In my opinion, there have been some important business changes in the last 10 years of the fashion industry such as commercially viable vintage shops, boutiques, swish parties and other conscious efforts for ethical and sustainable business success without compromising people and the environment.
A couple of years ago, I acquired a heightened state of awareness of sustainability which was brought on by a night of fabulous fashion at an ethical fashion show themed ‘Fashion with a Conscience’ by the Ethical Fashion Forum at the William Morris Gallery in London.
The London designers on the night created items that were ethically sourced, manufactured and distributed – this was a splendid ticketed fashion event which showcased their designs in the Gallery’s spiral stairwell with various stalls and raffle prizes for goods served over a glass of wine and canapés. It was memorable evening but more than anything – it made me more conscious of ethical fashion in principle.
Roll on one year – whilst being part of the Women’s Network working for the Greater London Authority, we were in the process of organising a number of events for the 100th International Women’s Day and it was my suggestion for us to have an ethical fashion show not only to display some ethical fashions but to bring staff together and celebrate the day with some fun and facts!
Photo Source: Wikimedia
To cut a long story short, I eventually connected with designers Queenie and Ted who were very keen from the onset to take part and thus provided numerous marvellously designed ‘upcycled’ jackets for staff to model. Coincidently, it was also the week of the Academy Awards Oscar’s in 2011 where Colin Firth’s wife Livia Giuggioli, eco-entrepreneur at Eco-Age, was also doing her bit to champion ethical fashion on the Oscar’s red carpet. Personally, I thought it all ended being a grand success on a monumental and fun occasion.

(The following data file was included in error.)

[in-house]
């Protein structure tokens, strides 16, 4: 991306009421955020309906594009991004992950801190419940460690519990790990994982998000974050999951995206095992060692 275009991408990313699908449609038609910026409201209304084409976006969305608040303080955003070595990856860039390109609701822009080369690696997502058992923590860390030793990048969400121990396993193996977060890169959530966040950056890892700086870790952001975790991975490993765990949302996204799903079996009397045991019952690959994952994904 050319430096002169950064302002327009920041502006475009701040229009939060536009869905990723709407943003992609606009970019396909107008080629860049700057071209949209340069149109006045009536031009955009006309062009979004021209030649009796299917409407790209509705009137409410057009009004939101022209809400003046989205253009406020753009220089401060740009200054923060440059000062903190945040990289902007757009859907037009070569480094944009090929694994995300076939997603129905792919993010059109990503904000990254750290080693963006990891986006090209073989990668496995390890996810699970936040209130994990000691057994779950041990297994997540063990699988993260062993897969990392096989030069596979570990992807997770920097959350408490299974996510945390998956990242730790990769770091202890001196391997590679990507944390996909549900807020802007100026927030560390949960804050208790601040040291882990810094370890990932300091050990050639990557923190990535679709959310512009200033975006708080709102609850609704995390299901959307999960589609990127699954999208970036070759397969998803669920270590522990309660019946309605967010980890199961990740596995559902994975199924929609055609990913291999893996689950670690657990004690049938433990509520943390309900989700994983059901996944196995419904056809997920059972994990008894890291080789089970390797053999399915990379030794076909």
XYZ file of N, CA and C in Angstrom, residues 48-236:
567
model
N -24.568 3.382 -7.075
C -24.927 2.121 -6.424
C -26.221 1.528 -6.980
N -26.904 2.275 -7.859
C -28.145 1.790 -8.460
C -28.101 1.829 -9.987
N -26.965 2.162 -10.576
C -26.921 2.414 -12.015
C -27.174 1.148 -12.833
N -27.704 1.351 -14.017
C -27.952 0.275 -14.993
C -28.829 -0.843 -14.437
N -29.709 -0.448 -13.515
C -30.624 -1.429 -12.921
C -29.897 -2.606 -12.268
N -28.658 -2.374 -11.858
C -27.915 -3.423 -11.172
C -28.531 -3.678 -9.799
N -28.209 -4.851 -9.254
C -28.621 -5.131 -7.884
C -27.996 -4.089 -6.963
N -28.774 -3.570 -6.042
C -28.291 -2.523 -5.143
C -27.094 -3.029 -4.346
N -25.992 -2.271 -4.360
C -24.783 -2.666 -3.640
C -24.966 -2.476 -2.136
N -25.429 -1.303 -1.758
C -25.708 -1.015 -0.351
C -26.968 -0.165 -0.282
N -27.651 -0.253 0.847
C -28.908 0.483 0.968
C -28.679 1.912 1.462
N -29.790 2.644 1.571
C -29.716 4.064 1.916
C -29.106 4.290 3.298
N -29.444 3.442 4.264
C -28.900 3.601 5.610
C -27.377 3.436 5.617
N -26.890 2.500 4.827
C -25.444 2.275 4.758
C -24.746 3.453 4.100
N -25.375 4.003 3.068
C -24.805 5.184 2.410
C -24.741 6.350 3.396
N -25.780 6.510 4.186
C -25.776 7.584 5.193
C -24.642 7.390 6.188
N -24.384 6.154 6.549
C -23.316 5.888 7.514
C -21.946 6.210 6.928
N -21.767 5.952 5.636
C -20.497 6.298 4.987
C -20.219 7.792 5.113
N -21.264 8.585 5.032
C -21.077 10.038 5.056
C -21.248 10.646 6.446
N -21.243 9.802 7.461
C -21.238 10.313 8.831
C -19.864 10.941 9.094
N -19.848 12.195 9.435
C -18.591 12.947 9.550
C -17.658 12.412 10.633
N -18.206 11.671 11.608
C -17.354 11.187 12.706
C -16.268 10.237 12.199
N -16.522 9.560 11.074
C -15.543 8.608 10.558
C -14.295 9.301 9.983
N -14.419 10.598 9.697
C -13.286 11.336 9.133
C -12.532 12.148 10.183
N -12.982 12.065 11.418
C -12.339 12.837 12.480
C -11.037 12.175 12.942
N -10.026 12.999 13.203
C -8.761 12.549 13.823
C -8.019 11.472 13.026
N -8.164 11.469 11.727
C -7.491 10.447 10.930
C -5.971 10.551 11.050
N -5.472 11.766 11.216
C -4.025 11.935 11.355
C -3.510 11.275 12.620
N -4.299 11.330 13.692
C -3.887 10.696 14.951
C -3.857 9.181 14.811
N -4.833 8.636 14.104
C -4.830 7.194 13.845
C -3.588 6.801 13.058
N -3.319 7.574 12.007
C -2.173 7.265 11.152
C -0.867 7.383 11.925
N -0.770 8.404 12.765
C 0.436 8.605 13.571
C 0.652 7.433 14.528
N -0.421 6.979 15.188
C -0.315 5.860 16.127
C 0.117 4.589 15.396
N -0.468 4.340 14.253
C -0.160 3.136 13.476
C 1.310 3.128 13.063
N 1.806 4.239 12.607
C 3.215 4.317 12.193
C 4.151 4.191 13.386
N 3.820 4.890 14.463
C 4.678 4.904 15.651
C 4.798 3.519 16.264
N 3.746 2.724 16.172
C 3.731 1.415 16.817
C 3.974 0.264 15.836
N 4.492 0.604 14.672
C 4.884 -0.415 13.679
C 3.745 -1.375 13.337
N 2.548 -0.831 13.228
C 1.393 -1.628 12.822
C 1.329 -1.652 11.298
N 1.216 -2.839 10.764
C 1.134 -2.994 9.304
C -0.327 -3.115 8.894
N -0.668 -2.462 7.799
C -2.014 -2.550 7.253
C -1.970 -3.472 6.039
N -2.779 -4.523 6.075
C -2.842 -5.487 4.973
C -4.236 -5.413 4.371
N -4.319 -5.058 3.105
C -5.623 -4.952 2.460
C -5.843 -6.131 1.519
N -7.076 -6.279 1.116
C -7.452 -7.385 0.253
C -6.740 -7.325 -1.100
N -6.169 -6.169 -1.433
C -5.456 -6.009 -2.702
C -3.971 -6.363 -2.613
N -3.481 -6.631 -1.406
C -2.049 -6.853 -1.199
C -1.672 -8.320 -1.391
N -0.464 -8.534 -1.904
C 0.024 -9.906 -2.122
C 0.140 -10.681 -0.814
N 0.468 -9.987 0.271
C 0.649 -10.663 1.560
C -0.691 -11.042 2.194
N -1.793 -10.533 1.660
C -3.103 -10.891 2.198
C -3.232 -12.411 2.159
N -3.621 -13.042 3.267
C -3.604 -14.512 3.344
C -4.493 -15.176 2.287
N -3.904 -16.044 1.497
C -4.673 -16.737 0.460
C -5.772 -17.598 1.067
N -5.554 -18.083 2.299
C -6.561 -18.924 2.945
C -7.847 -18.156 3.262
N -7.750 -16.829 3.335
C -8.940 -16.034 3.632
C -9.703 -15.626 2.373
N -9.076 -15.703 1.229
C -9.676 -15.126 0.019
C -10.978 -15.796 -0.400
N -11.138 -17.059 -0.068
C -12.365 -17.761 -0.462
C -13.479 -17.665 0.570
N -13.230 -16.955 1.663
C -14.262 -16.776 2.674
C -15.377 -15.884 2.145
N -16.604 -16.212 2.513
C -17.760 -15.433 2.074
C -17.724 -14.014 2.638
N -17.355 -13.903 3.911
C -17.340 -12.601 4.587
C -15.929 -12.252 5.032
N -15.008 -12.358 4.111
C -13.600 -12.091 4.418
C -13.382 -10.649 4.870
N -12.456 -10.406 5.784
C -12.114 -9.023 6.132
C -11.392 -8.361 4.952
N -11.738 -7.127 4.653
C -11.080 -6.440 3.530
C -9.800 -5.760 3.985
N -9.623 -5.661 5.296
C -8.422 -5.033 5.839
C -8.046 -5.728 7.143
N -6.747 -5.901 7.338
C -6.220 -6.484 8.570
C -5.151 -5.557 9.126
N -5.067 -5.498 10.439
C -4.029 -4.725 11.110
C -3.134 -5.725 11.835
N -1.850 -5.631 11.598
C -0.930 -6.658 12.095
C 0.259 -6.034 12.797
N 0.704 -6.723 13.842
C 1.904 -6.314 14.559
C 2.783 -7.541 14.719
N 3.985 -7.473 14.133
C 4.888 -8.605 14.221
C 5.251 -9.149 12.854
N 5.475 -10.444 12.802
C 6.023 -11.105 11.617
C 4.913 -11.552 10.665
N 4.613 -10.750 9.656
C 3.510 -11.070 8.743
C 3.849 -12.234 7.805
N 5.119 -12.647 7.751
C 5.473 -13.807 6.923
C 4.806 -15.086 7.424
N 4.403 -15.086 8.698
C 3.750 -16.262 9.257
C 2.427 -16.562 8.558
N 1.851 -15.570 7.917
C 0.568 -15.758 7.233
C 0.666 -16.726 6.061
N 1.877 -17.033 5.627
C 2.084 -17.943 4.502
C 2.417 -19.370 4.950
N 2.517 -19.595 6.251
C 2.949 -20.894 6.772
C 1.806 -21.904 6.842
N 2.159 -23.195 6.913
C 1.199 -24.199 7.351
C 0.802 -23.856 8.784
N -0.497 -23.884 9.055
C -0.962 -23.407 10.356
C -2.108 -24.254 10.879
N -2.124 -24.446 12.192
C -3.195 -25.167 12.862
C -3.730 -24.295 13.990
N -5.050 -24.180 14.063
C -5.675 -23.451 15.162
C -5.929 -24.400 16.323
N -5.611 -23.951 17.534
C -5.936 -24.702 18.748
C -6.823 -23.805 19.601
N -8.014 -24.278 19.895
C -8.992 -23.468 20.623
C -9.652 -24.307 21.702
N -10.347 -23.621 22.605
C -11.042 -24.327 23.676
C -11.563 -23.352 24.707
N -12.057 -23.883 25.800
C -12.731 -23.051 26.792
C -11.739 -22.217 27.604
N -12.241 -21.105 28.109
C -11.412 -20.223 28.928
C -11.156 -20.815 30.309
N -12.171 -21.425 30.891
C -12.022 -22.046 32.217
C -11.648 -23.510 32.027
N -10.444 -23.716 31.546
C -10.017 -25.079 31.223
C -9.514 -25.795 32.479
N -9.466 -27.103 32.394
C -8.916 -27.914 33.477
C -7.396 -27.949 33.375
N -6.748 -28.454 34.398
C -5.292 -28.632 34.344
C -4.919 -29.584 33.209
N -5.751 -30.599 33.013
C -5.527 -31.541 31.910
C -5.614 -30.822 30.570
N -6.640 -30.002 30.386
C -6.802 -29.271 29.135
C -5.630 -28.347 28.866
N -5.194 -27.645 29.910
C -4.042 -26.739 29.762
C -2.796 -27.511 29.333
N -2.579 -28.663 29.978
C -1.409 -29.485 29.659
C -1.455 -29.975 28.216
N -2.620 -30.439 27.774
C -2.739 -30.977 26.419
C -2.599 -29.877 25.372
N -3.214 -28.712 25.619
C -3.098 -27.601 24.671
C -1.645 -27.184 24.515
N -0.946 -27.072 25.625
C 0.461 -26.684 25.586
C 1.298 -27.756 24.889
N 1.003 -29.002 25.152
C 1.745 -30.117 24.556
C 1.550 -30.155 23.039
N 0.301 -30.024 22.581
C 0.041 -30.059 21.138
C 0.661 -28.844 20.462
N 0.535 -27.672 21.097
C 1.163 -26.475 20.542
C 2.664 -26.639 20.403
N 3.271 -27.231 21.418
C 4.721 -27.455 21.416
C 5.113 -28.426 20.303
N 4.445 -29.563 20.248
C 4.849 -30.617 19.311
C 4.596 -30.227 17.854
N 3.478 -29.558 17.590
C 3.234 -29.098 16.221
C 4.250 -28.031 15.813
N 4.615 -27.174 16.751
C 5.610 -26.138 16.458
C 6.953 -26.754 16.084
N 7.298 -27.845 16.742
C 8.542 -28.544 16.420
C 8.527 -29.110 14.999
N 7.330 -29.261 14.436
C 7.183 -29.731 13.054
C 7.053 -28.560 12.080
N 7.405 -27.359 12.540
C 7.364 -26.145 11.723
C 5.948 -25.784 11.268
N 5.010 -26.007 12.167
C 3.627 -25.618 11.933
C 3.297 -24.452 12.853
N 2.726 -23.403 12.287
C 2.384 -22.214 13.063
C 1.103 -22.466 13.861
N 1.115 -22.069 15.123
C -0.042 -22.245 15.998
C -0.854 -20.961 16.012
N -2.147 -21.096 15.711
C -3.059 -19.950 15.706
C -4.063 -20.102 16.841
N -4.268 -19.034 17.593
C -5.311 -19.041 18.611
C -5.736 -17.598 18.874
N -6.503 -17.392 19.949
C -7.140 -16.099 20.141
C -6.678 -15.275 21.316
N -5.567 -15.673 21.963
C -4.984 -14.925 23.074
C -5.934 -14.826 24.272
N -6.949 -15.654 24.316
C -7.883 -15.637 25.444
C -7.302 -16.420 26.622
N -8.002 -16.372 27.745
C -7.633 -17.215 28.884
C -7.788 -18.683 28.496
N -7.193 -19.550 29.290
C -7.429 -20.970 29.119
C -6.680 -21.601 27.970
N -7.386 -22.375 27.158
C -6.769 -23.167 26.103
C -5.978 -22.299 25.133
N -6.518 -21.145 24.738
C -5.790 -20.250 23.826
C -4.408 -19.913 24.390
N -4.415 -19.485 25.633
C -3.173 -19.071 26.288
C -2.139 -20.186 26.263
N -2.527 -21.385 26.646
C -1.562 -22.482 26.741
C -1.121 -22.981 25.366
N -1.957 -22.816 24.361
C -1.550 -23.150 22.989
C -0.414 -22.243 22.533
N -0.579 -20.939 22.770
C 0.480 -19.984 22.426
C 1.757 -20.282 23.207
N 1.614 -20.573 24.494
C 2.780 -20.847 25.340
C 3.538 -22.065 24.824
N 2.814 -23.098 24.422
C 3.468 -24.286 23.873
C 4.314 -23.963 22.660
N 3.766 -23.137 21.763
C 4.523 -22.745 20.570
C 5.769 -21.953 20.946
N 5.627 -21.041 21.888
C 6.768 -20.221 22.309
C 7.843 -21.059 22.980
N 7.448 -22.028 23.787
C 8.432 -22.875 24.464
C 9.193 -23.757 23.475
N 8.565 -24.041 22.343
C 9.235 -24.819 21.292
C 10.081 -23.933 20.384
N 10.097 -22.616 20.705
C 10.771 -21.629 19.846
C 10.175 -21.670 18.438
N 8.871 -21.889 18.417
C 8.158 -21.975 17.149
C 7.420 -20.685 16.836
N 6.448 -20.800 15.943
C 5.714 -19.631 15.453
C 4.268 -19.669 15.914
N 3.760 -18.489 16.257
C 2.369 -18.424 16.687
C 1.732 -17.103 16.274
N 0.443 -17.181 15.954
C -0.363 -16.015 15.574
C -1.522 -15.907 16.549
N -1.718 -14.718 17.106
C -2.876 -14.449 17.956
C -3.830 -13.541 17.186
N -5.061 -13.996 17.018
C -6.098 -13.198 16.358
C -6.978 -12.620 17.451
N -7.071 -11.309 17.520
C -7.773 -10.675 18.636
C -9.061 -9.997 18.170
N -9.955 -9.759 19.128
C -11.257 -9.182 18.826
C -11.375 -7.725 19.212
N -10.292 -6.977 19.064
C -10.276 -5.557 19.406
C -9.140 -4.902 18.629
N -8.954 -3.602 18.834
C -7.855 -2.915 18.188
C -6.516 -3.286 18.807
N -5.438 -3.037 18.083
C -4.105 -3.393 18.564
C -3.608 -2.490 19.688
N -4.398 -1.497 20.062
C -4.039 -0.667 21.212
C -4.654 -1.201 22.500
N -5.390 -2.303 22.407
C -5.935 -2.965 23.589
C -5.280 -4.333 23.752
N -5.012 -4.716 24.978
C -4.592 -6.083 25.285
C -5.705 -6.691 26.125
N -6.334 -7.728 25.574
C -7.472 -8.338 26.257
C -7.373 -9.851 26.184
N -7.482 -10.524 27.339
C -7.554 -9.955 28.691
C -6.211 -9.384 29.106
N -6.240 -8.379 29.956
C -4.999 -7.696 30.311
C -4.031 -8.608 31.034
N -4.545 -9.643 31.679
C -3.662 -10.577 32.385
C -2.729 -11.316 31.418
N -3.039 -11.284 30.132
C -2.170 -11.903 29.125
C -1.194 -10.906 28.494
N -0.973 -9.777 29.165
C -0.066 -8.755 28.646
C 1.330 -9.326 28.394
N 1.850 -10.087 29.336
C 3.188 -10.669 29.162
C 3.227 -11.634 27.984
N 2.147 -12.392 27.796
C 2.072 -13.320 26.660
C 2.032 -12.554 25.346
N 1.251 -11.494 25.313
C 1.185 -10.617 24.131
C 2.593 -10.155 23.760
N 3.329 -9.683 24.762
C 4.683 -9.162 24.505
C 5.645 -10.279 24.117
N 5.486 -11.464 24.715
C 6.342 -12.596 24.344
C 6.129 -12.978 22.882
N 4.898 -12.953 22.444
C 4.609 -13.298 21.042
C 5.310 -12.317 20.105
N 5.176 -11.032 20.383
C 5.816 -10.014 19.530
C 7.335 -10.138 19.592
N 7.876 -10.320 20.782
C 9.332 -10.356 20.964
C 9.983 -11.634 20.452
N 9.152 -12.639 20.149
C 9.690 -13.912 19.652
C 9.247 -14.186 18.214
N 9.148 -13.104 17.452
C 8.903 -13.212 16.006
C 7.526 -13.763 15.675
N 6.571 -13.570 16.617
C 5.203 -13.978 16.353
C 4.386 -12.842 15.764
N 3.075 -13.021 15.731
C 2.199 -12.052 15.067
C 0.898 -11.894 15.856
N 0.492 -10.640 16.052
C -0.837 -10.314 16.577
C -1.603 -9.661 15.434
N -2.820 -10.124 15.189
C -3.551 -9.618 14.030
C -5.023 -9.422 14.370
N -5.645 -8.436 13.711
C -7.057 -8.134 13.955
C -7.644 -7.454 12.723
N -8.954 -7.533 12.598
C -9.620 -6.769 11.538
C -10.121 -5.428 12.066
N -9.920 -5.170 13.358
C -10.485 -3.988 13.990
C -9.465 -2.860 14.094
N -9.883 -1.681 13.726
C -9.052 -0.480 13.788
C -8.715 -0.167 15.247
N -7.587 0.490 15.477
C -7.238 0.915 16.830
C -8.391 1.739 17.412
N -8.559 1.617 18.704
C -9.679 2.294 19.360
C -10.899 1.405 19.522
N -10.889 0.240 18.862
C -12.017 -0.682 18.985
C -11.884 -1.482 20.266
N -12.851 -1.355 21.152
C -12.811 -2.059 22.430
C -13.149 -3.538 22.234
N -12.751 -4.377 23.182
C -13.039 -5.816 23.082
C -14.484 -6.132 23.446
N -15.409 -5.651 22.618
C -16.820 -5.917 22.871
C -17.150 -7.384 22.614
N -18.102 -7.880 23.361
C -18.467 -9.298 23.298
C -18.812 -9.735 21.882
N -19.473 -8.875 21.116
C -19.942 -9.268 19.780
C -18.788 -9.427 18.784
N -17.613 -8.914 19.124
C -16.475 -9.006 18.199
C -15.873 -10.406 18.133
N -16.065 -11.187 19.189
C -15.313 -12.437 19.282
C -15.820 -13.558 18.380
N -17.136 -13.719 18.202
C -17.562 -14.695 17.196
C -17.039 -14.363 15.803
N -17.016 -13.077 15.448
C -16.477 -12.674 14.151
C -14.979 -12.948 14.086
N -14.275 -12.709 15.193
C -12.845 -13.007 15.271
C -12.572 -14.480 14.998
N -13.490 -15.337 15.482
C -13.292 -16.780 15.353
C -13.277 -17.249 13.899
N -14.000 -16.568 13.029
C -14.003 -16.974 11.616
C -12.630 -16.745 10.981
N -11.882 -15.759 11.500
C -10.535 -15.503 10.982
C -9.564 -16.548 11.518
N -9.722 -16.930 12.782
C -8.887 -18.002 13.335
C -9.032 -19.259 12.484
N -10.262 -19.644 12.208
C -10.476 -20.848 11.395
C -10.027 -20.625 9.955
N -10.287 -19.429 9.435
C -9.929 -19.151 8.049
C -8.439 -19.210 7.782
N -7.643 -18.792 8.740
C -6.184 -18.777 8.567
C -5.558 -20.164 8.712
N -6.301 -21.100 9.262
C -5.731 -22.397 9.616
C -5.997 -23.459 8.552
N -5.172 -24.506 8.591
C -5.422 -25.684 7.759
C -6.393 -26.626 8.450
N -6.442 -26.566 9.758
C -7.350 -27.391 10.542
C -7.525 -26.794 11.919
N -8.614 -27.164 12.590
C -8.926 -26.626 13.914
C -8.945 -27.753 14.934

Queenie & Ted’s Upcycled Jacket
The event was also a great way to meet with designers and female entrepreneurs Queenie and Ted who started their own company part-time by applying decorative resuscitation techniques to tired garments to create amazing one-off clothes. Their business has grown since then and they now have a permanent presence and shop on Columbia Road market with even international customers when I visited.
Back to the present, this brings me back to the saying above ‘Fashion has nowhere to go but in circles’ - this is definitely true in a business and design context such as with upcycling, vintage, ethical global sourcing or sustainable fashion to consumers in the UK.
There are numerous resources in the library that can help you research sustainable fashion businesses or practices with help from our very popular Fashion Industry Guide and workshops which sometimes focus on fashion.
For vintage and upcycle fashion design inspiration – download the ‘Guide to Fashion Resources at the British Library’ that we prepared earlier this year.
Seema Rampersad on behalf of the Business & IP Centre